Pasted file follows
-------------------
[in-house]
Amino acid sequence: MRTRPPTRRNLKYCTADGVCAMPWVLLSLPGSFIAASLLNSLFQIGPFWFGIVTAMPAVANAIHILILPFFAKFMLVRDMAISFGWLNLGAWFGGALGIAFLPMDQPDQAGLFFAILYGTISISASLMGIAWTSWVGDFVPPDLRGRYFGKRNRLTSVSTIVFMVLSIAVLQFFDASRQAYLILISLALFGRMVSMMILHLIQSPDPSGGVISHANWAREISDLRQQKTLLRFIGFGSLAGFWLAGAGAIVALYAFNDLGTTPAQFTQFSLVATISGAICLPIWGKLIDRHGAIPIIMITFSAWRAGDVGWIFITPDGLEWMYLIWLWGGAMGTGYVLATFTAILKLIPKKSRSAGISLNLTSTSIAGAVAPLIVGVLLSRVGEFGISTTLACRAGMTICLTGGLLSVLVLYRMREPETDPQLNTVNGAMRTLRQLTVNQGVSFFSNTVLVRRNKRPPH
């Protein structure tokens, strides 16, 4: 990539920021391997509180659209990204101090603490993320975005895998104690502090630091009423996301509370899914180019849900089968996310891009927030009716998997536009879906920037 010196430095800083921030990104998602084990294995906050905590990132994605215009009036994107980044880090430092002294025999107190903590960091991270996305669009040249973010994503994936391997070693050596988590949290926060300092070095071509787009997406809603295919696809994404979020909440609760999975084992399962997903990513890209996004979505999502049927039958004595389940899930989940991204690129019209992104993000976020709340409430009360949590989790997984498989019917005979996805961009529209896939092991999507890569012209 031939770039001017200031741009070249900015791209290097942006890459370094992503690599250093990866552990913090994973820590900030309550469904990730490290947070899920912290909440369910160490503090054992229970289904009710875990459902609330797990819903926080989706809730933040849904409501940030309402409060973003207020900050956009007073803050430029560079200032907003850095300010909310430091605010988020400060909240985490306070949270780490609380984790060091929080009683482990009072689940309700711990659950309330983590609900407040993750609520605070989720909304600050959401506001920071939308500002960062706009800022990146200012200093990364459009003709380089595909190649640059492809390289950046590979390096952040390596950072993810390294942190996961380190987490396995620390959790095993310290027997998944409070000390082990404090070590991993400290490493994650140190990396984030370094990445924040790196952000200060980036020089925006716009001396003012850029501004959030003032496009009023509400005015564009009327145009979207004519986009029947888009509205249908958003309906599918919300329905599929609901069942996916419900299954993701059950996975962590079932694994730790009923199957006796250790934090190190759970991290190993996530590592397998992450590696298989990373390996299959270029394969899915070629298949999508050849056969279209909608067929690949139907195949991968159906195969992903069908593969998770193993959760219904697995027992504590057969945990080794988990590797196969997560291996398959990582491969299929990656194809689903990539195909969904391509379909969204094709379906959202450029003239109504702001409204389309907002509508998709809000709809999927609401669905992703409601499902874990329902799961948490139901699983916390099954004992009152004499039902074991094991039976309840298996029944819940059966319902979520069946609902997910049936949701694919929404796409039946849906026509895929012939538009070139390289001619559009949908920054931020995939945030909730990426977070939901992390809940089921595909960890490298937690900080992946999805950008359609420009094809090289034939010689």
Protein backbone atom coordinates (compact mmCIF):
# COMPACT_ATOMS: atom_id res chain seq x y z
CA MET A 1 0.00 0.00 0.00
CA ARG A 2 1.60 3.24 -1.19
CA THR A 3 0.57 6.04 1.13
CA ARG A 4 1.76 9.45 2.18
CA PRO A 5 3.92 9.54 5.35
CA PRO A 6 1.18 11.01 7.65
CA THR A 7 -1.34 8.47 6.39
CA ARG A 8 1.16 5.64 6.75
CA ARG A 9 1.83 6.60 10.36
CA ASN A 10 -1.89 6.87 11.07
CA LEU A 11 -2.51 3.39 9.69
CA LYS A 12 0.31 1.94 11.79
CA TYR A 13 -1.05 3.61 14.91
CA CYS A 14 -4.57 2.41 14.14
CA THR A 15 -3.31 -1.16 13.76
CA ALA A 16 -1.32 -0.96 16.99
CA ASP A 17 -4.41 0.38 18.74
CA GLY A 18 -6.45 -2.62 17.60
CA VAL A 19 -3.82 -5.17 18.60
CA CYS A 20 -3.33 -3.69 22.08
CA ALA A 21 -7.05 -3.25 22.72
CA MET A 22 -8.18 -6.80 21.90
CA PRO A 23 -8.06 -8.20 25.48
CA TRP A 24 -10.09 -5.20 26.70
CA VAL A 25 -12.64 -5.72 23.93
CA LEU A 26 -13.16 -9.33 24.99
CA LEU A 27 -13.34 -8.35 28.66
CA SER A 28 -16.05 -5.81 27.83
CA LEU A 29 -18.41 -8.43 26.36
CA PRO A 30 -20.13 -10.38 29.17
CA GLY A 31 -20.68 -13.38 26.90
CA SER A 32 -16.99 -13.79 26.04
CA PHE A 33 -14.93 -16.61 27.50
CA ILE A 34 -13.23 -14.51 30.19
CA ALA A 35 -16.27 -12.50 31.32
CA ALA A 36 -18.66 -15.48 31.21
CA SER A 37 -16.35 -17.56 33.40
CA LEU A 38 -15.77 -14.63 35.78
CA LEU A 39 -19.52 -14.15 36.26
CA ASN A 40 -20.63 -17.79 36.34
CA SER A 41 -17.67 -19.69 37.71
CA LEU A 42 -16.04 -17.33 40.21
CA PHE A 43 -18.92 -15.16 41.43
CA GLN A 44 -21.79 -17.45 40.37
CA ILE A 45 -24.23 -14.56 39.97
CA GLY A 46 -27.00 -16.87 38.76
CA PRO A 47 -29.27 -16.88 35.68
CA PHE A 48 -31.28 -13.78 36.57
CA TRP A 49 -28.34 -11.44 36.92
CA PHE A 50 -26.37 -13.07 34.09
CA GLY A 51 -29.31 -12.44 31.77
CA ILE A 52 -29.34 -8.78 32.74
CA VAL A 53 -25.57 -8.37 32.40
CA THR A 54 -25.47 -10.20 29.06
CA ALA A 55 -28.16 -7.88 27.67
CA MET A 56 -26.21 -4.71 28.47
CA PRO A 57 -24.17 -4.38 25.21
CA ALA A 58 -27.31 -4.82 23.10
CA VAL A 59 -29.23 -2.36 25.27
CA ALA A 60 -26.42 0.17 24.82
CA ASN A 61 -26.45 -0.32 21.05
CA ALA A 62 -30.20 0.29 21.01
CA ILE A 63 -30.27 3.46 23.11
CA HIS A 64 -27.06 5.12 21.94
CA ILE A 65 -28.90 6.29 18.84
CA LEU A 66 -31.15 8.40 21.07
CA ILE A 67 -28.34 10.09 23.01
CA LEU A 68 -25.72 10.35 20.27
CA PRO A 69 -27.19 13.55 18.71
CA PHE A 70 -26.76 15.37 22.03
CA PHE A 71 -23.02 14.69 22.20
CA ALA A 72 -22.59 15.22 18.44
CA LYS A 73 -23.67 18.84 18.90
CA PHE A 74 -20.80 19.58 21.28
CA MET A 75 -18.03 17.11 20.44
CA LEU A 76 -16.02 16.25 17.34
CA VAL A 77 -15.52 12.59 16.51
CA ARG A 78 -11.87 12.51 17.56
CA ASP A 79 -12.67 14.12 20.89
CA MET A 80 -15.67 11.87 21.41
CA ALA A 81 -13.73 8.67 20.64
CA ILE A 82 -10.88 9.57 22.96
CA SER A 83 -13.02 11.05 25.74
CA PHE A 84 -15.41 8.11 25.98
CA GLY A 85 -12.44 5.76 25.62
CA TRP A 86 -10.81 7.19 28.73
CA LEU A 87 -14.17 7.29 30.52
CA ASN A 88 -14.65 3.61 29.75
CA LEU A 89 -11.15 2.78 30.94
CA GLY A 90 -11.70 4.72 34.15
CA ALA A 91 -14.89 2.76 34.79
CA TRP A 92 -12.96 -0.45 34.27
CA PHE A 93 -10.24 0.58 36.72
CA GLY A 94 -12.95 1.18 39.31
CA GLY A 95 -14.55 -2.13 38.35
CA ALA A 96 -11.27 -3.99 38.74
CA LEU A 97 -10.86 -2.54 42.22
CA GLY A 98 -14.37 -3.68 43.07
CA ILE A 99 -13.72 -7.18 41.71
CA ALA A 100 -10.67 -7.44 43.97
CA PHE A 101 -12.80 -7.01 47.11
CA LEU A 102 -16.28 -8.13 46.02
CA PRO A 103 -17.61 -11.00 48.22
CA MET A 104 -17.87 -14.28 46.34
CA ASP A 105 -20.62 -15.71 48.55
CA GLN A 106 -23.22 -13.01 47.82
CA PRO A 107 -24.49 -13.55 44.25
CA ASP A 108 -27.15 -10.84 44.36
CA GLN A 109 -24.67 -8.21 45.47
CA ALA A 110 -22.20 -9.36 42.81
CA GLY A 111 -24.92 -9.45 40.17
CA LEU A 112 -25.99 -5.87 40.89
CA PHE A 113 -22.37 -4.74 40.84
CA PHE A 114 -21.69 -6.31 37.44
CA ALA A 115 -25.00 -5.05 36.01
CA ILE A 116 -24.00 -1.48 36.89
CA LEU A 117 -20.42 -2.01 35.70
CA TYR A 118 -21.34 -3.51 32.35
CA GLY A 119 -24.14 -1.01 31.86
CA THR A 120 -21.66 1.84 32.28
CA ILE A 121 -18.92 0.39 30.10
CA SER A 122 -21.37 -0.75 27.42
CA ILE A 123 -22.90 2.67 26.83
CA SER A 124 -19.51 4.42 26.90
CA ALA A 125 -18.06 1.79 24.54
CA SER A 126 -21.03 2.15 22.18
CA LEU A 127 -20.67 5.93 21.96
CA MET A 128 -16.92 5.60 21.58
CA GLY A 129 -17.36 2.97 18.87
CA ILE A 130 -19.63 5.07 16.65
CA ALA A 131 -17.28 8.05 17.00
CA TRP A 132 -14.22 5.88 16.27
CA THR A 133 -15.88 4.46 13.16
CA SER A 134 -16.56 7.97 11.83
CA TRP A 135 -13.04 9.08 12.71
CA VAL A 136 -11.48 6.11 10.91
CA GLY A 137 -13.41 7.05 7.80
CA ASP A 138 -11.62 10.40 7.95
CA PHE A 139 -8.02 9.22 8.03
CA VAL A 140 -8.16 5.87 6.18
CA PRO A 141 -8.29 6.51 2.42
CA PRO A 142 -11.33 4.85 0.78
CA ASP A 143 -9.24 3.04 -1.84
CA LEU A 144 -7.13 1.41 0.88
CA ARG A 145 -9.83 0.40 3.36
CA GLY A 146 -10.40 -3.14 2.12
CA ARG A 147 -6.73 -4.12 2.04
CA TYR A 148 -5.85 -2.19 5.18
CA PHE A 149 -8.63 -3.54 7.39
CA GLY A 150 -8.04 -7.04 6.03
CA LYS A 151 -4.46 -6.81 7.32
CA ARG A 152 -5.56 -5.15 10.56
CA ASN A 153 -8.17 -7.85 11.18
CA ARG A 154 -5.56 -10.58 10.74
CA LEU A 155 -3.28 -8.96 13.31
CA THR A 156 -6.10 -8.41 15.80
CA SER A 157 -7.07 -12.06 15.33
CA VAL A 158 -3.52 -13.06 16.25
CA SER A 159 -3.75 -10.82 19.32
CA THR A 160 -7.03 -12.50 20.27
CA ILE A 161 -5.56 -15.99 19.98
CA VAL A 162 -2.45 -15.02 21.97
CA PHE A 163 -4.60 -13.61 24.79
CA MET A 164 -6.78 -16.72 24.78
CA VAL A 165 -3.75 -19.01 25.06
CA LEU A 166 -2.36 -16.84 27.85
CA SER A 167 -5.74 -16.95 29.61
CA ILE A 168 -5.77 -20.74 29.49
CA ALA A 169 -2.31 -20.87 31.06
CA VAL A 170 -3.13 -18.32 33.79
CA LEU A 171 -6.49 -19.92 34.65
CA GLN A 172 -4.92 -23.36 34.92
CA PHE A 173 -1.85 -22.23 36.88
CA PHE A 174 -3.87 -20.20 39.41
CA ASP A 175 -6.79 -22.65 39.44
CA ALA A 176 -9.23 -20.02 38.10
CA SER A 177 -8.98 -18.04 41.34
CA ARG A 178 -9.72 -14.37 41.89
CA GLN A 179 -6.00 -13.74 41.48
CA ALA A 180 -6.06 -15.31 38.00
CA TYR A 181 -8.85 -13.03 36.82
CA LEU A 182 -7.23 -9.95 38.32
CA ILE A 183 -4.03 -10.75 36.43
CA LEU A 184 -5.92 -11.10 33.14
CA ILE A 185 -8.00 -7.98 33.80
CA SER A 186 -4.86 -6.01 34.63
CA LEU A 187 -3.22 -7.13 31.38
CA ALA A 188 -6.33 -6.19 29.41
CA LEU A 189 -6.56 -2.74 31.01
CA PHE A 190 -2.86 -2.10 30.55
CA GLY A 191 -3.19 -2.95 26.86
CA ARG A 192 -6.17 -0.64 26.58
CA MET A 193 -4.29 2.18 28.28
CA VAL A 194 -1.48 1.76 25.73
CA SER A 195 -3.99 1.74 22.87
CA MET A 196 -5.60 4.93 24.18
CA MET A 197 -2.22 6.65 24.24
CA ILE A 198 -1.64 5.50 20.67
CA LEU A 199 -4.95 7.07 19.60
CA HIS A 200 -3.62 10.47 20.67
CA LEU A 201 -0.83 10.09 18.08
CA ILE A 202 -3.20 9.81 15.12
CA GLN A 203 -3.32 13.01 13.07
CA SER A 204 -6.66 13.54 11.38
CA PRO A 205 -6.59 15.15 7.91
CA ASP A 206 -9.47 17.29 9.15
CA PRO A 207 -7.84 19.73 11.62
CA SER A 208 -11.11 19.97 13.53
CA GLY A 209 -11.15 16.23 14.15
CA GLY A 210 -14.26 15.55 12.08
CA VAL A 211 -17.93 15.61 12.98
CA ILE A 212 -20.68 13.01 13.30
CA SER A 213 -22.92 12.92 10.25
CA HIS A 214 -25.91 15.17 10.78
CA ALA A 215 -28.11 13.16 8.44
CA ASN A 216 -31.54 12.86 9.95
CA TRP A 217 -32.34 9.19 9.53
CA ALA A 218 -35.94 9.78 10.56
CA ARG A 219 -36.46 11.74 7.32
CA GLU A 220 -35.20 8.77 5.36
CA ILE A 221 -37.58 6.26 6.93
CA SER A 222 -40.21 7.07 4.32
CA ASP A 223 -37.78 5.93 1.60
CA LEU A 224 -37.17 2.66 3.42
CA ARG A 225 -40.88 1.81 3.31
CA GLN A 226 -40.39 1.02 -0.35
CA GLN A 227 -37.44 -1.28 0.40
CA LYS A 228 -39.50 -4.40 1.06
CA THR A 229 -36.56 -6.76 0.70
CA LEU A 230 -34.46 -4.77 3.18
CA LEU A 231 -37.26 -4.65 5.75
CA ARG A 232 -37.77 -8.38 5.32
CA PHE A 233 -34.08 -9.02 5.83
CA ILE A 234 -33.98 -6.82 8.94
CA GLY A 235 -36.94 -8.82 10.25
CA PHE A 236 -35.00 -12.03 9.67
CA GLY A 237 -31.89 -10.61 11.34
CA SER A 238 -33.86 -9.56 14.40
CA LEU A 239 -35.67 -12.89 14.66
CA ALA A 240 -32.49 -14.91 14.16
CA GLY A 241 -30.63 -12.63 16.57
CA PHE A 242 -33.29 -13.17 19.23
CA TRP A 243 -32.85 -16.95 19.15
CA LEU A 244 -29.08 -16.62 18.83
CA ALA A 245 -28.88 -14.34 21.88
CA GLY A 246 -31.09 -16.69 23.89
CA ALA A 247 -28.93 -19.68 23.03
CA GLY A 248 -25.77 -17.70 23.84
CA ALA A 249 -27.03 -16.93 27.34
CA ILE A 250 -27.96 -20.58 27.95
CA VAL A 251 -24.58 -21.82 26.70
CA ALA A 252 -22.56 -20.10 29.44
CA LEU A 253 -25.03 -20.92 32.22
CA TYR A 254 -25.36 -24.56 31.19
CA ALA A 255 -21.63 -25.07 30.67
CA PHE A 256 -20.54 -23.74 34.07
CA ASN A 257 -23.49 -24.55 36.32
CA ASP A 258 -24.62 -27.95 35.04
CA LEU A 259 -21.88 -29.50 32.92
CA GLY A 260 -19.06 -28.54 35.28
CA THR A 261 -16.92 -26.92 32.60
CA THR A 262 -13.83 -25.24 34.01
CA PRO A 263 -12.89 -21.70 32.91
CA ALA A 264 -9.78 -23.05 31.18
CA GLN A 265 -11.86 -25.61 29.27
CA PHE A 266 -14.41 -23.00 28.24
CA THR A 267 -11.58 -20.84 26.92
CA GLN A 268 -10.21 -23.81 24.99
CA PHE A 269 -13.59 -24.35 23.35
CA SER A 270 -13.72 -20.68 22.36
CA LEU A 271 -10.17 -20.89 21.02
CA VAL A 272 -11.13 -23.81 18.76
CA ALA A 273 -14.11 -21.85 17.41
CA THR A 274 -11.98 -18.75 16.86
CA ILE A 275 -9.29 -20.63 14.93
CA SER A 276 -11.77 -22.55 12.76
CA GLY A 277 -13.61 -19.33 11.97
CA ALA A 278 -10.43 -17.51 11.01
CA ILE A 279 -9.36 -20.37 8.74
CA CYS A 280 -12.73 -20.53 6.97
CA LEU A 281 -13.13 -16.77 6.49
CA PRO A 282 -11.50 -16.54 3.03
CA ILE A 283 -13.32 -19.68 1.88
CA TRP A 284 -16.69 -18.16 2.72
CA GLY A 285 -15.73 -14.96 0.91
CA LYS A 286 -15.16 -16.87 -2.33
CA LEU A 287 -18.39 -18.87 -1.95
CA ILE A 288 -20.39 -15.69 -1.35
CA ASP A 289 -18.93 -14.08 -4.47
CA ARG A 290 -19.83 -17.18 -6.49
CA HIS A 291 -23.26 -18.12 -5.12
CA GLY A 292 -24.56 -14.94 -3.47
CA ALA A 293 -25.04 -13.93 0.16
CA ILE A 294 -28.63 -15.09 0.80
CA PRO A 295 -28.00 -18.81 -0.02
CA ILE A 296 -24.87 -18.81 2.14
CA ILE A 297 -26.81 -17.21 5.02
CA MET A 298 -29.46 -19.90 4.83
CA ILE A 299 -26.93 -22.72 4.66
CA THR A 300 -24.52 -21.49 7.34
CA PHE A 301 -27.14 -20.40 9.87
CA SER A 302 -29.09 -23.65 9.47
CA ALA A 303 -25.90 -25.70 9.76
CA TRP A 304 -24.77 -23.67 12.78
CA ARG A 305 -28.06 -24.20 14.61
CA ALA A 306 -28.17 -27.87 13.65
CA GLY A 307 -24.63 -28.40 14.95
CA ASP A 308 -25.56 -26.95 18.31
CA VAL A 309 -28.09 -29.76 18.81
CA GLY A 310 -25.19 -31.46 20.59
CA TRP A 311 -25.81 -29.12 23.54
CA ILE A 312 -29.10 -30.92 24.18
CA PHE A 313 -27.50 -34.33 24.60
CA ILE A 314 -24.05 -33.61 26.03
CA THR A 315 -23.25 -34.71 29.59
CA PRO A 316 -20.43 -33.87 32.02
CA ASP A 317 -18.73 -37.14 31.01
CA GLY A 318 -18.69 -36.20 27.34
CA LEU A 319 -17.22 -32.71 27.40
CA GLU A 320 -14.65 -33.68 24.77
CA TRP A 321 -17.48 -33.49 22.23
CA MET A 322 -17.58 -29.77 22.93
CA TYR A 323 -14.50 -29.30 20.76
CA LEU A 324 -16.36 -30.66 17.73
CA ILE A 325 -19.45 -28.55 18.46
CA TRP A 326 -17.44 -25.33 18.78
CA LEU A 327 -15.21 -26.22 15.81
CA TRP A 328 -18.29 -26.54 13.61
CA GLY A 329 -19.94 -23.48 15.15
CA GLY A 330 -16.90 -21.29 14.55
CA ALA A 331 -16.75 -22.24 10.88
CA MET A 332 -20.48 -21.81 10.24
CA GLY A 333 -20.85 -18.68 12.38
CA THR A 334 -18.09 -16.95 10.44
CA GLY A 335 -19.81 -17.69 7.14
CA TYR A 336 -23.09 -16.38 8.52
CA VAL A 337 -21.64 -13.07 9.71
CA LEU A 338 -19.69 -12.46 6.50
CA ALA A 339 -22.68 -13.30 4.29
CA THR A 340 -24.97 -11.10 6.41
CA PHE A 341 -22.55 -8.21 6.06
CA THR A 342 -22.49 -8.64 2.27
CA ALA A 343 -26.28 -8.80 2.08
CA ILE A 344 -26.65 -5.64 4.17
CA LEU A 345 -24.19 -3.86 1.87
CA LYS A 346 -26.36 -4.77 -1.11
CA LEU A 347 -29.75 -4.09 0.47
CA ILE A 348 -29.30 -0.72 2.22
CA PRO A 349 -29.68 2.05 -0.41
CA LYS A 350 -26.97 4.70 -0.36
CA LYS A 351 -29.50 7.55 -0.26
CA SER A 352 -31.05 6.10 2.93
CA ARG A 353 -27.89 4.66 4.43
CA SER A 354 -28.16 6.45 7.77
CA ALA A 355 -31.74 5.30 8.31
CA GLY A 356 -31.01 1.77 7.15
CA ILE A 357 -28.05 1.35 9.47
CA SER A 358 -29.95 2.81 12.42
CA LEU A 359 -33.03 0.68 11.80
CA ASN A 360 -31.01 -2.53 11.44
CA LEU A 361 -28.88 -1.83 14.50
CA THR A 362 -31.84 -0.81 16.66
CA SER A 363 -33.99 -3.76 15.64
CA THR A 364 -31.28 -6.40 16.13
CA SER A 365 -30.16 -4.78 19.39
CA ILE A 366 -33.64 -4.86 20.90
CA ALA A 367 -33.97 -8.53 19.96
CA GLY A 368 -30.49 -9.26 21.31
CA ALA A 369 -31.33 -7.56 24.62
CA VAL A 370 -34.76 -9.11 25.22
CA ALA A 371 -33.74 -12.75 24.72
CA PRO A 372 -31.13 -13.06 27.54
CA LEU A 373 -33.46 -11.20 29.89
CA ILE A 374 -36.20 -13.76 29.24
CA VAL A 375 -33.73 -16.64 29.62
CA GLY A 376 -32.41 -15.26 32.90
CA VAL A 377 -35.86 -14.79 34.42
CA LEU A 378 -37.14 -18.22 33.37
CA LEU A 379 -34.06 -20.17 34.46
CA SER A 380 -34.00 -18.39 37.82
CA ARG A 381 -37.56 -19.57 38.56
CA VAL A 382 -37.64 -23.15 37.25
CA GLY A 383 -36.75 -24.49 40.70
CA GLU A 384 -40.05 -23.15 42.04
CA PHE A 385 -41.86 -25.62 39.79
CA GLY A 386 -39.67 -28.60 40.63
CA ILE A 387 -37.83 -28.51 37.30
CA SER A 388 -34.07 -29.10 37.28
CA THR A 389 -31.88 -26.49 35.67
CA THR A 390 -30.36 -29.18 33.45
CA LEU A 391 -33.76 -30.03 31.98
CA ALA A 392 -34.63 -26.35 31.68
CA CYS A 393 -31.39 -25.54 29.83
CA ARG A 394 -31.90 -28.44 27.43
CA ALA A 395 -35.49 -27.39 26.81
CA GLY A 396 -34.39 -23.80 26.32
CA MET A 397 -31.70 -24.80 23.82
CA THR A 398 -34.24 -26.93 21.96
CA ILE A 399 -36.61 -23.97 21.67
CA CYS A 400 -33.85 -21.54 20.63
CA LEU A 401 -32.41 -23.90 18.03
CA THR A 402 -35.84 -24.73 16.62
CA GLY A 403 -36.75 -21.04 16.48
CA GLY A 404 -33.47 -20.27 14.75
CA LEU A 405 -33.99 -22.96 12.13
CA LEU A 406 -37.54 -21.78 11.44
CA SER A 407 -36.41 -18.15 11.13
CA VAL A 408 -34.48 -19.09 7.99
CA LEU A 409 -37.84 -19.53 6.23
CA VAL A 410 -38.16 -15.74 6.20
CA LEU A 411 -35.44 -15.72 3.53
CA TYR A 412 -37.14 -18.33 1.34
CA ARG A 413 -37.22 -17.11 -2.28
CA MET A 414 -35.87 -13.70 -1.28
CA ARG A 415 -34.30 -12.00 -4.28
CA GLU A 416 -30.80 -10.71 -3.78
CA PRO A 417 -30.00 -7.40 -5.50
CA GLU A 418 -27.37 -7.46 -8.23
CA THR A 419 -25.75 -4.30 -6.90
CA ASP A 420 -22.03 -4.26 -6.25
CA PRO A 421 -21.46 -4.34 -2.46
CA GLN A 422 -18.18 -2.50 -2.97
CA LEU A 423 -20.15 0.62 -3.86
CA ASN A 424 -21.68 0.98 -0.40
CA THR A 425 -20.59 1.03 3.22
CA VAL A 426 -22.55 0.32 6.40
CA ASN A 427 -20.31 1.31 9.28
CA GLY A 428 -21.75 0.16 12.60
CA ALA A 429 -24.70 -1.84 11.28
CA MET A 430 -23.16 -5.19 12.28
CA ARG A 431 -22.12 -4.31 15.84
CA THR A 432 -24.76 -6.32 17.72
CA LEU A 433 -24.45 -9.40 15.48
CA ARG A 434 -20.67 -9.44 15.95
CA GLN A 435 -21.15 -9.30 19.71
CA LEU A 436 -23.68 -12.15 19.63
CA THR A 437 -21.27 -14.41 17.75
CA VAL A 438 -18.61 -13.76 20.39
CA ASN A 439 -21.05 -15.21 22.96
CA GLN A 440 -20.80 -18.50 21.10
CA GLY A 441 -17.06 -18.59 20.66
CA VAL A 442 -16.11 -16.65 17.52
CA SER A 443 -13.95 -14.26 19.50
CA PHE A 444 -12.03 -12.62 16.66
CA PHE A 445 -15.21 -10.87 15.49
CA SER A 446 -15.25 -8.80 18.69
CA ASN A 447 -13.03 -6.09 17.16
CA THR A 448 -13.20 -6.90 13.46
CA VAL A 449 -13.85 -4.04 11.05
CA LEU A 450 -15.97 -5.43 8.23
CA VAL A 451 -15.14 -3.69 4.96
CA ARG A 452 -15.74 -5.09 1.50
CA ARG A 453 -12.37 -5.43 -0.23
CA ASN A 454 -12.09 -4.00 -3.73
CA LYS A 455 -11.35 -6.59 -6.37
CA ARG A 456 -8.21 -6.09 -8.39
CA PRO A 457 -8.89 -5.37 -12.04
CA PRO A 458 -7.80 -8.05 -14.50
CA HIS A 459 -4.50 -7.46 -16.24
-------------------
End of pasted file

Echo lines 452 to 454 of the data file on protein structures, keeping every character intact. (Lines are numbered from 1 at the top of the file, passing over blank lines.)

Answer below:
CA ASN A 447 -13.03 -6.09 17.16
CA THR A 448 -13.20 -6.90 13.46
CA VAL A 449 -13.85 -4.04 11.05